Marc is right: words have consequences. As head of a large, mostly well-run corporation, Mackey should know that. Of course, his remarks are mild compared to what the “loyal opposition” has spewed out. It’s on record that the House majority has declared a non-cooperation stance toward the President. And, that opposition has too often had the stench and sound of racism. But more to the point, the middle class IS getting screwed. I leave it to you to determine who is doing the screwing. I already have made my choice: Congress and their well-heeled partners.

      • Doug Farrago says:

        I agree with much of what you said BUT throwing the word “racism” around is much worse than the throwing the word “fascism”. Especially without proof! We need to be careful about that. Opposition in Congress, since the beginning of this country, has always existed (openly or not). To think otherwise is ignorant. That is the two party system. What makes things work is negotiations and making deals. That being said, we can disagree on who has NOT been crossing the aisle but I truly believe BOTH have done a poor job giving in on anything. President Obama, however, is NOT innocent in all this.

      • Pat says:

        Suggesting contrary viewpoints to be “racism” is a blatent, Obama-approved tactic to silence opposition. Avoiding reasoned, fact based debate in favor of physical OR rhetorical threat was the approach used successfully by the bullies and their mobs in St Petersburg, Berlin, Rome, Havana, Beining, Pyongyang, and now, here.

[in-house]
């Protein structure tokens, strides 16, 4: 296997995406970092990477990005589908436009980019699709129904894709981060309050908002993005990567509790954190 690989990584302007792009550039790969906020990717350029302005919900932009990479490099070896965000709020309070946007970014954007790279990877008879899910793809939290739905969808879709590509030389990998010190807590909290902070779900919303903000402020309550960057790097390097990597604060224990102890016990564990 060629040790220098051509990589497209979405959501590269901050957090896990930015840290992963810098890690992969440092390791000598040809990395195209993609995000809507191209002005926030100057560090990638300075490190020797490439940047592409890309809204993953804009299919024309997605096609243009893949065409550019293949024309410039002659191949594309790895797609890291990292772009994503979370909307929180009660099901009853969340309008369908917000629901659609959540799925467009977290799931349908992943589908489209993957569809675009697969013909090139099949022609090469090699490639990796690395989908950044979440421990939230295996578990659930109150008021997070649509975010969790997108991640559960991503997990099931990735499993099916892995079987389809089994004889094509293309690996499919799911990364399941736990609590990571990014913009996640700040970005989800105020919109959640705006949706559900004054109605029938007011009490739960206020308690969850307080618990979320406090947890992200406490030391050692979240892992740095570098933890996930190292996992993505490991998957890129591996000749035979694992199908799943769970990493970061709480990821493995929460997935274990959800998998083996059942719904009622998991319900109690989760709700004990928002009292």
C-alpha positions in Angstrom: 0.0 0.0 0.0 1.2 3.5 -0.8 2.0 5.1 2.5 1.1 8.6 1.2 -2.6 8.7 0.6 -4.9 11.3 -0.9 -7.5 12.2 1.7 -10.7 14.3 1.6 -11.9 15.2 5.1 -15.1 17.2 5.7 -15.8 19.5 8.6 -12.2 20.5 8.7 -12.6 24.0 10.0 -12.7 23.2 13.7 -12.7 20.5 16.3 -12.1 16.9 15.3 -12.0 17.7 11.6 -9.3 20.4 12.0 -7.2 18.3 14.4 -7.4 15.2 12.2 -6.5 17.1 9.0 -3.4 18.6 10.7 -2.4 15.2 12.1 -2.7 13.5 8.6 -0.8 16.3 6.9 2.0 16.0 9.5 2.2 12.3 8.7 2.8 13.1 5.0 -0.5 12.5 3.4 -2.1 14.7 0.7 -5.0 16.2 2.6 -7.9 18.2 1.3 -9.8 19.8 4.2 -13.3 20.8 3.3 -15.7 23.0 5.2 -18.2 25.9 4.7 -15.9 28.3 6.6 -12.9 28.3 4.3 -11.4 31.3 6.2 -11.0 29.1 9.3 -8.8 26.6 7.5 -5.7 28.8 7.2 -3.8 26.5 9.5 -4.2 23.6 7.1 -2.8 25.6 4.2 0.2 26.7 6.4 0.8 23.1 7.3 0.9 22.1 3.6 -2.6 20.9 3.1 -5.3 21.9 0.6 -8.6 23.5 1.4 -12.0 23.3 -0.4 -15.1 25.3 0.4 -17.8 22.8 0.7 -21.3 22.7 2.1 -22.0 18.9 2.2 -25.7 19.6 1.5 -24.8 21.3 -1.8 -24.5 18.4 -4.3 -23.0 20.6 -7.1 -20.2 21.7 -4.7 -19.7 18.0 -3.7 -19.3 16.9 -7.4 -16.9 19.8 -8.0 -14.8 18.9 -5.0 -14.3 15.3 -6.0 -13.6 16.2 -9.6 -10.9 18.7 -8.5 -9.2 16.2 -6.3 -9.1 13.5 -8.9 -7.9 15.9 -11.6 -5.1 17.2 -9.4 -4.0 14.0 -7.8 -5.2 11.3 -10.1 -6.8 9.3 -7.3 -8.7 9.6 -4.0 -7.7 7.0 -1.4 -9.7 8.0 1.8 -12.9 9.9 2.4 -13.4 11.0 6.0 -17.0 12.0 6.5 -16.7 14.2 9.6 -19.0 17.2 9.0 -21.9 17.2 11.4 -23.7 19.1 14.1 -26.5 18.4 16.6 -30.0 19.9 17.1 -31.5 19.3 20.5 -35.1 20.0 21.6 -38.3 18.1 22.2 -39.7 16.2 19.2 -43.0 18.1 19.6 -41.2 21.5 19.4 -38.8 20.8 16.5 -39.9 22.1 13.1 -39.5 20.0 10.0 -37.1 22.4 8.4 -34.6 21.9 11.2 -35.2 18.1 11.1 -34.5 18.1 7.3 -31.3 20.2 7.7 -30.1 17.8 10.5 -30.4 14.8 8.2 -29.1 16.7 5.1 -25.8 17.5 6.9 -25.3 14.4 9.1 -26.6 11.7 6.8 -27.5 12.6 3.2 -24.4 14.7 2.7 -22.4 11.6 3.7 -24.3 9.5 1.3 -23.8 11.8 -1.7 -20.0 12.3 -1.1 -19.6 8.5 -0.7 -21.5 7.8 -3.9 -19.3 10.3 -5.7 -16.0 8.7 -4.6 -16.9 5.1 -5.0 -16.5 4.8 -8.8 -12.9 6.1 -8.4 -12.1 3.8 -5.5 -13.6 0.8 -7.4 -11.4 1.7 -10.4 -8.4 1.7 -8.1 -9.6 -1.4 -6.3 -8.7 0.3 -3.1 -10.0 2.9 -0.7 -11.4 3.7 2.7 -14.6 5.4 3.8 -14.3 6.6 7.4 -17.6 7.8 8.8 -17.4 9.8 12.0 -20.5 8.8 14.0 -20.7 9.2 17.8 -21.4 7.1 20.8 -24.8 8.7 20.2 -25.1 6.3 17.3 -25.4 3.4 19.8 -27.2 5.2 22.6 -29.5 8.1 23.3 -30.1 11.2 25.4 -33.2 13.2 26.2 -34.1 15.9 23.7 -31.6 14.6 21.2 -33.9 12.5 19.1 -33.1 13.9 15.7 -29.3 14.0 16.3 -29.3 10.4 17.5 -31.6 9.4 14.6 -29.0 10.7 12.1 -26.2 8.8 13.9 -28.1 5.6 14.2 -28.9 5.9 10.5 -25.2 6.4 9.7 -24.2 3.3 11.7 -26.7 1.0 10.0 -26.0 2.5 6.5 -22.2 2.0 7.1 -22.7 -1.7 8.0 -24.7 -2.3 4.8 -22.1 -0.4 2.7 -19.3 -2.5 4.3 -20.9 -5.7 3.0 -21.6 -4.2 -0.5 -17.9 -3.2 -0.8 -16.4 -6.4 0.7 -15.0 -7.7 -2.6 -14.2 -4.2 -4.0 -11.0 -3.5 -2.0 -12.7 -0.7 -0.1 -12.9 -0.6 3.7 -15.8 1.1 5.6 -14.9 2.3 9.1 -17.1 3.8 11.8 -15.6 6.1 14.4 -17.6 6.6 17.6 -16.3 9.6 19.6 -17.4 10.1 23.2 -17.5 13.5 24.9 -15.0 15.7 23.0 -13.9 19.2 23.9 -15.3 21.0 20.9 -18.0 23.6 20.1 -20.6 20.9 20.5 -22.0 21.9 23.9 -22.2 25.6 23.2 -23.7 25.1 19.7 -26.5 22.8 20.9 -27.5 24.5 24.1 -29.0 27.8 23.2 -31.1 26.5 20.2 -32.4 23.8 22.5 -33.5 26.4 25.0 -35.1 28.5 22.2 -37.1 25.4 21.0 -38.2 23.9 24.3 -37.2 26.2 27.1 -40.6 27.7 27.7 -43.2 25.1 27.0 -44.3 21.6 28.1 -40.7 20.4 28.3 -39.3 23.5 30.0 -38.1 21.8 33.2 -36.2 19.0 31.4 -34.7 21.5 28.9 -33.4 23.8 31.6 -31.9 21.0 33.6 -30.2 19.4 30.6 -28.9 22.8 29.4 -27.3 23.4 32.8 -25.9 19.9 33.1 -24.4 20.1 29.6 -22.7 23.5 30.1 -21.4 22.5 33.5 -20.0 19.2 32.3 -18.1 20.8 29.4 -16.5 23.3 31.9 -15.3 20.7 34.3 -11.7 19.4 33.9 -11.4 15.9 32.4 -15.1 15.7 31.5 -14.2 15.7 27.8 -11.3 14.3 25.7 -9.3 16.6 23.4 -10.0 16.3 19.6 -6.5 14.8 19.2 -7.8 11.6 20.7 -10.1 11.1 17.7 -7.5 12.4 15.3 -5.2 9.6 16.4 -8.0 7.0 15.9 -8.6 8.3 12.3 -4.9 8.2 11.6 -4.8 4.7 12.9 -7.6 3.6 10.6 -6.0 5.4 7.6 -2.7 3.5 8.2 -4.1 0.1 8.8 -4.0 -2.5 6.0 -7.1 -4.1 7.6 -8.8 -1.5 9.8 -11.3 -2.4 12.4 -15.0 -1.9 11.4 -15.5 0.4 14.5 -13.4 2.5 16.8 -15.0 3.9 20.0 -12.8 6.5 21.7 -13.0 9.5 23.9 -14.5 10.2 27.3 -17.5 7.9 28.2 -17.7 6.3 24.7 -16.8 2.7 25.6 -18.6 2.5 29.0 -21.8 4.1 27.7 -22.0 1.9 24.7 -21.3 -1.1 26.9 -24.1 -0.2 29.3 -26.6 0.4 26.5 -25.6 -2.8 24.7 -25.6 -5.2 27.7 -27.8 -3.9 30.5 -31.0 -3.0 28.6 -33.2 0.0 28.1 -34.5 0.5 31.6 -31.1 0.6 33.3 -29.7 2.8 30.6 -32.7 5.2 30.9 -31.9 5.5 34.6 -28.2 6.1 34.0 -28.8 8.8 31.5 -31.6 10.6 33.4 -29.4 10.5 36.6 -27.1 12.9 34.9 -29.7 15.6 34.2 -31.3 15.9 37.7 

So many feigning compassion for the middle class turn to stupid governmental solutions that have been discredited by a century of failure and hundreds of millions enslaved and murdered. Is it racist for me to note this?

        • marc binard says:

          Actually, racism is a significant part of the problem that many have with Obama though it is very carefully hidden. I am appalled by the depth of racial hatred and intolerance that permeates US culture and this crosses all generations and yes- it is worse now than it was before Obama was elected.

          • Pat says:

            So no criticism of Obama is valid, simply because he’s black? If we are able to be critical of this administration, then which specific criticisms will you allow?

          • Marc says:

            I never said that no criticism of Obama should be allowed. What I believe is that a significant portion o
            f the population is in fact racist and this clouds and distorts their judgement of him and his performance as president.